We hear an awful lot about how artificial intelligence can be used to solve hard statistical challenges – but we hear much less about how it could solve emotional problems.
But this field already has a name, affective computing, and one of its leading firms today is Affectiva.
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The startup is a spinout of MIT’s Media Lab, where researchers were working on ways to create new technologies that would enhance emotional communication and, yes, it already started offering ‘Emotion As A Service’ late last year.
The company has what is thought to be the world’s largest database of emotions, gathered using facial recognition technology to analyze over 3.8 million faces from 75 countries and collating over 40 billion different data points.
The company uses the Facial Action Coding System (FACS), originally devised in the 1970s to help carve up, count and ultimately understand facial expressions.
To become a certified face coder, this typically takes hundreds of hours of training, whereas Affectiva has trained algorithms to understand and categorize different facial expressions in fractions of seconds.
Its cofounder and chief strategy and science officer is Rana el Kaliouby. She was on the BBC World Service radio show The Forum last night to talk about exactly what they’ve been up to.
“As more and more of our lives migrate online, emotions are missing from our online digital experiences so we want to bring emotional intelligence back into our digital world. We say, with our artificial intelligence technology, we’re bringing artificial intelligence to life.”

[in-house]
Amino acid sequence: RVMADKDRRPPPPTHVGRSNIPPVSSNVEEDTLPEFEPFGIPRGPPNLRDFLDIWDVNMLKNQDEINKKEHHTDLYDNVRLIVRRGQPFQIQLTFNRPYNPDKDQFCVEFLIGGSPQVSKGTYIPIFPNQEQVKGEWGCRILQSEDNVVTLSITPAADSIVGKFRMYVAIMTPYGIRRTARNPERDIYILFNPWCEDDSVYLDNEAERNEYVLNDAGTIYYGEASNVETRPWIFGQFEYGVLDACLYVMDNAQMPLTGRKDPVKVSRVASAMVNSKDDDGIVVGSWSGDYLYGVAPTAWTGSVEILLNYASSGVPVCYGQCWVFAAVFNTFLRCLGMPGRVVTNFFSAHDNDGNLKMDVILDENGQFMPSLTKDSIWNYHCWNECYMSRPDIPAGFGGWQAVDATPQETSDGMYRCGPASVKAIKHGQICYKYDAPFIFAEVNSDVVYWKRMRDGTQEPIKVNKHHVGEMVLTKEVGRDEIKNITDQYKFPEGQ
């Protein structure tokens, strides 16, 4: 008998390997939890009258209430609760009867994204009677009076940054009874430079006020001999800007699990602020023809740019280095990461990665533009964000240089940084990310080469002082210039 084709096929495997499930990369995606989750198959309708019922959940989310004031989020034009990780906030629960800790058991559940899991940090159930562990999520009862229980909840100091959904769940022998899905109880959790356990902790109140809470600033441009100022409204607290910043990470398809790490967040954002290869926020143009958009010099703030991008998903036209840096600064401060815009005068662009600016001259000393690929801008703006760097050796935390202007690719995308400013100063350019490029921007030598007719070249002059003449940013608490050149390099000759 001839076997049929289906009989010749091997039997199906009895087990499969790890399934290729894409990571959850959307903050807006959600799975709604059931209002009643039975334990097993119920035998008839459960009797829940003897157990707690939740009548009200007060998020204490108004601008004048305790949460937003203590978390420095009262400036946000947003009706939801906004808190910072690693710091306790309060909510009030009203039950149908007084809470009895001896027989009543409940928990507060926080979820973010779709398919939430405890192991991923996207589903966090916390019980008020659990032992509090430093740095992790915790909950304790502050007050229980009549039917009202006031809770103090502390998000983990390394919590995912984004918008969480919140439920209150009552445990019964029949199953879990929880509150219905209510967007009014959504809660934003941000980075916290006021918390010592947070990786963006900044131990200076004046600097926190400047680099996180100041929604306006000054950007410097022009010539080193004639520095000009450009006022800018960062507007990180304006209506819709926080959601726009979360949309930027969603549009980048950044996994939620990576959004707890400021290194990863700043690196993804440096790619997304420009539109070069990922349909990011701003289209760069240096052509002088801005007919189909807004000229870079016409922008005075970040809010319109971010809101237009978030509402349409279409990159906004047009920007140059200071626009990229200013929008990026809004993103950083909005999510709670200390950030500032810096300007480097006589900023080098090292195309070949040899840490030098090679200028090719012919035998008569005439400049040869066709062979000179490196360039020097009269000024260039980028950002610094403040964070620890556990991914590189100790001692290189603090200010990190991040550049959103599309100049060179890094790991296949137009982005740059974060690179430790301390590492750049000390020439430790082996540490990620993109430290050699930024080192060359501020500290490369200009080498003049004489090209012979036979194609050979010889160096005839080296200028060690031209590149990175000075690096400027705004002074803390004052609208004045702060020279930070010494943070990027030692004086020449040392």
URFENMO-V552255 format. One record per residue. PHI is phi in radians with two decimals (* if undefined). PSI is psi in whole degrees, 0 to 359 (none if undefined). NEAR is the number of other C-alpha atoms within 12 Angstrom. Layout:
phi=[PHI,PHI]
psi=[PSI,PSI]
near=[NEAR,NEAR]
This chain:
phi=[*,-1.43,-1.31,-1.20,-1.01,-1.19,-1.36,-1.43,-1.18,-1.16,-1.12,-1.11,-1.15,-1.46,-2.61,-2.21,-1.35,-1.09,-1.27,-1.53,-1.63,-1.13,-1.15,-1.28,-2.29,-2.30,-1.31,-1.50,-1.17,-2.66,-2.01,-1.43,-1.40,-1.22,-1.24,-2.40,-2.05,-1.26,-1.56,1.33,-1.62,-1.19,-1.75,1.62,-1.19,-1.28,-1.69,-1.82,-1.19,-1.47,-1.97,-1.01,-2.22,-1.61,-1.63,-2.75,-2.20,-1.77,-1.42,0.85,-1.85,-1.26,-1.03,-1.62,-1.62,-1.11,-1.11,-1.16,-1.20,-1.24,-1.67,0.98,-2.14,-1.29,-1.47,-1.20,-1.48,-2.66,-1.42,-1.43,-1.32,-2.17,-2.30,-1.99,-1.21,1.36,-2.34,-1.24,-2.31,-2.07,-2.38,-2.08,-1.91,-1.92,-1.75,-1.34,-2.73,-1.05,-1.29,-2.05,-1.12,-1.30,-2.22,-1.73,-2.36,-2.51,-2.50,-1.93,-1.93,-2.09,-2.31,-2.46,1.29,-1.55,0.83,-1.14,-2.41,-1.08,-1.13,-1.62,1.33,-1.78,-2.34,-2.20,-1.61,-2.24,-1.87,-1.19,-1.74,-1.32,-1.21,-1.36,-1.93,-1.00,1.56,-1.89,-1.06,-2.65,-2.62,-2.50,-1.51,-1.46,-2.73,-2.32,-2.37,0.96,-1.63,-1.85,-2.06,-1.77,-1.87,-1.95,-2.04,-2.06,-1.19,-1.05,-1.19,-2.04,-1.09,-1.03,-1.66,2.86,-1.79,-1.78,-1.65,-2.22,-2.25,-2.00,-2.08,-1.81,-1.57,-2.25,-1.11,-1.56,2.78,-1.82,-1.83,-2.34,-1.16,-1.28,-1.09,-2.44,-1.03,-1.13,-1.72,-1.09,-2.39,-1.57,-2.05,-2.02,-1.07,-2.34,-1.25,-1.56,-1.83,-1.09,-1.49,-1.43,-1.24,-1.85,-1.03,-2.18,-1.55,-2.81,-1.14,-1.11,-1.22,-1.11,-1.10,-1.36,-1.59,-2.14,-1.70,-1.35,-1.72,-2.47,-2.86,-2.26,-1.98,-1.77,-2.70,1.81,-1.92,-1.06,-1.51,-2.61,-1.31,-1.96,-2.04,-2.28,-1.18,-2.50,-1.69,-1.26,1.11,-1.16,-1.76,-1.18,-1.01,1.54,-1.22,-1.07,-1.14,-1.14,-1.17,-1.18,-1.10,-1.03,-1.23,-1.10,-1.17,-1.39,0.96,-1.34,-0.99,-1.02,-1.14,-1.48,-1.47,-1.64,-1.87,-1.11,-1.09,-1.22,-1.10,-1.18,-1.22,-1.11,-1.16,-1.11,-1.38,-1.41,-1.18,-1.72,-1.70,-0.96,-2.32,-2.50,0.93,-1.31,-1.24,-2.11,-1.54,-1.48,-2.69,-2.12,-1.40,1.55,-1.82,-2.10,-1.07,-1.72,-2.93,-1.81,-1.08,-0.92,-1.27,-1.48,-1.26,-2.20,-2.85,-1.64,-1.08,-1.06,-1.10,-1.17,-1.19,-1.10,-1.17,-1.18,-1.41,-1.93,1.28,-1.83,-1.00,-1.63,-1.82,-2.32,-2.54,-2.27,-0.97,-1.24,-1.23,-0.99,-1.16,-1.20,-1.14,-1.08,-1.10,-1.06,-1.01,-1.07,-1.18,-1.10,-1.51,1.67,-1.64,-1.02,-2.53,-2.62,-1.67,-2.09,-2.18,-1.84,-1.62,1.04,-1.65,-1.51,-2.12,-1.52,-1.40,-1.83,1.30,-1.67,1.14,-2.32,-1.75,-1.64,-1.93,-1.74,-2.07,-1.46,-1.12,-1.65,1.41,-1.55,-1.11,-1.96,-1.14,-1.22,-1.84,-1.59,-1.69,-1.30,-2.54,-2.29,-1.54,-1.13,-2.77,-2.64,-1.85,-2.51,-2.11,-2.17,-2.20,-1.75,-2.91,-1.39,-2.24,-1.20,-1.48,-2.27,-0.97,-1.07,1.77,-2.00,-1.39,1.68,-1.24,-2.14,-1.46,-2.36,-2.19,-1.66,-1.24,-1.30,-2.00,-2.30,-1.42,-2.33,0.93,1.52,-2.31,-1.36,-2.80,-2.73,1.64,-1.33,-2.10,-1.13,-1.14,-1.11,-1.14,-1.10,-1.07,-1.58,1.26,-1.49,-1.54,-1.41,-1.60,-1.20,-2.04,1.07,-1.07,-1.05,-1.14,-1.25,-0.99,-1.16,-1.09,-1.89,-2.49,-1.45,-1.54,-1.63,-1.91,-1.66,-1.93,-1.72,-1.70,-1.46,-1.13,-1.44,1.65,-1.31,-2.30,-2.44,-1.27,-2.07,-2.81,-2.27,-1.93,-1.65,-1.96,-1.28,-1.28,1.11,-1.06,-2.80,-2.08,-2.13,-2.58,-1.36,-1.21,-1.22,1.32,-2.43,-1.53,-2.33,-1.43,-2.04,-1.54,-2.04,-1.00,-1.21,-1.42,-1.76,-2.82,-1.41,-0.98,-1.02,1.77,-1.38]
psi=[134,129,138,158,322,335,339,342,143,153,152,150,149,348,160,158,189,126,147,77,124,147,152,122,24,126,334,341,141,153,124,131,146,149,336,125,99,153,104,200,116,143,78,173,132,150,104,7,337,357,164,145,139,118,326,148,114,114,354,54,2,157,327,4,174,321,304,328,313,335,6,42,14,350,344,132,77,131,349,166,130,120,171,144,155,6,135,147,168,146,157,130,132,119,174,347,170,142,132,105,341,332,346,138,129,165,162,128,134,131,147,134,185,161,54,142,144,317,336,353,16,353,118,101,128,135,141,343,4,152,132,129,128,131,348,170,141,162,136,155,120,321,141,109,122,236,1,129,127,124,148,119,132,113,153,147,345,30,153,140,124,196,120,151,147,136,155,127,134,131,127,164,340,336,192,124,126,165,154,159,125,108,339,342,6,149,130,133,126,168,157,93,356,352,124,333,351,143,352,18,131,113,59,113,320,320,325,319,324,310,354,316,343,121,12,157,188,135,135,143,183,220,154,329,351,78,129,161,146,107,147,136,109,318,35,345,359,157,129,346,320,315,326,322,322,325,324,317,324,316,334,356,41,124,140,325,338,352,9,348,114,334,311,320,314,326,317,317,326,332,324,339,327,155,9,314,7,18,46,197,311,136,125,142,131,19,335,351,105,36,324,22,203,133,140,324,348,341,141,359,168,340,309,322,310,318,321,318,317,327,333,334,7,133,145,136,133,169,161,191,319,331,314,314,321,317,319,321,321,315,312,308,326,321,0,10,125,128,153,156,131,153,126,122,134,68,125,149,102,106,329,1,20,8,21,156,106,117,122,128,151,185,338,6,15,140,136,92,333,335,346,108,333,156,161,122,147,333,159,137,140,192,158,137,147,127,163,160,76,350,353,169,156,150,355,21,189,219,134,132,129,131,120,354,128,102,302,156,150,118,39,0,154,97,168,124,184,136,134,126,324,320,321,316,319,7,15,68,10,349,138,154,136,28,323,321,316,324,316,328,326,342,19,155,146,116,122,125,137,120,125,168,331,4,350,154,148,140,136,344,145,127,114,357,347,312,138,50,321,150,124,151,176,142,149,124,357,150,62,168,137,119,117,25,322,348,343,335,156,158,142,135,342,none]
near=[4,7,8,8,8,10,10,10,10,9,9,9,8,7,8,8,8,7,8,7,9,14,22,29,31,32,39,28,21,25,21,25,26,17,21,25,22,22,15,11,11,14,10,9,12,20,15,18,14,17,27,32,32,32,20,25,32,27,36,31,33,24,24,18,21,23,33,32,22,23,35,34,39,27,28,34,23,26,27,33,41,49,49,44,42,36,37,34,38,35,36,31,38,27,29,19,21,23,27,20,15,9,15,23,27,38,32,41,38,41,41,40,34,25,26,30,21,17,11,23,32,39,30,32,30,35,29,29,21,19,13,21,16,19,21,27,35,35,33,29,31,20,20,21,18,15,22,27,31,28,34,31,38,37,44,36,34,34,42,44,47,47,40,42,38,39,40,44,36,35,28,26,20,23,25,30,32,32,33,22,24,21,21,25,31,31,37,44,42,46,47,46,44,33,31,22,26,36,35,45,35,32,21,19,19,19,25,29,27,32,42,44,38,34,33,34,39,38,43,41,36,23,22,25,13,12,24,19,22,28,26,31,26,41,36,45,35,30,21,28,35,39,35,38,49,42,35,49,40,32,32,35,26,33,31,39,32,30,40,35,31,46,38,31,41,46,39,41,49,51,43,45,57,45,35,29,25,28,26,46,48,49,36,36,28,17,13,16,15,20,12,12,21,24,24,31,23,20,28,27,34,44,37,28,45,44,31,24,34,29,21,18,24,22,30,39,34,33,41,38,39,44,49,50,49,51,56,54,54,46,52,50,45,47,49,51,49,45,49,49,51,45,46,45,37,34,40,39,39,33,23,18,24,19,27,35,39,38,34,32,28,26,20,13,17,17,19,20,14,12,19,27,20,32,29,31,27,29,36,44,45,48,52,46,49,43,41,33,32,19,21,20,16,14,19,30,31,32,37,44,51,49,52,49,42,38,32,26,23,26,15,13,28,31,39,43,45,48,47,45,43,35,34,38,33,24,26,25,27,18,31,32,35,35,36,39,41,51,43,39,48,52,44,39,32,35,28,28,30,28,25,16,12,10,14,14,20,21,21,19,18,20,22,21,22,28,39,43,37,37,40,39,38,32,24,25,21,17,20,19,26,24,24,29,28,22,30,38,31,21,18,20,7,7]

This research has enabled the company to come up with some interesting cross-cultural findings so far.
For example, women have been found to express much more positive emotions than men, which isn’t that surprising, but in the US, women smile 40 percent more often than men, while in the UK, they found no significant difference.
Like other areas of AI, even el Kaliouby admits this still has some way to go. It’s argued that FACS alone can’t truly understand the underlying emotions behind a smile pinned to someone’s face.
But the company has so far launched an SDK so app developers, designers and researchers can incorporate emotions into their apps today. Areas like market research and gaming are both obvious industries that could benefit from understanding feelings in real-time.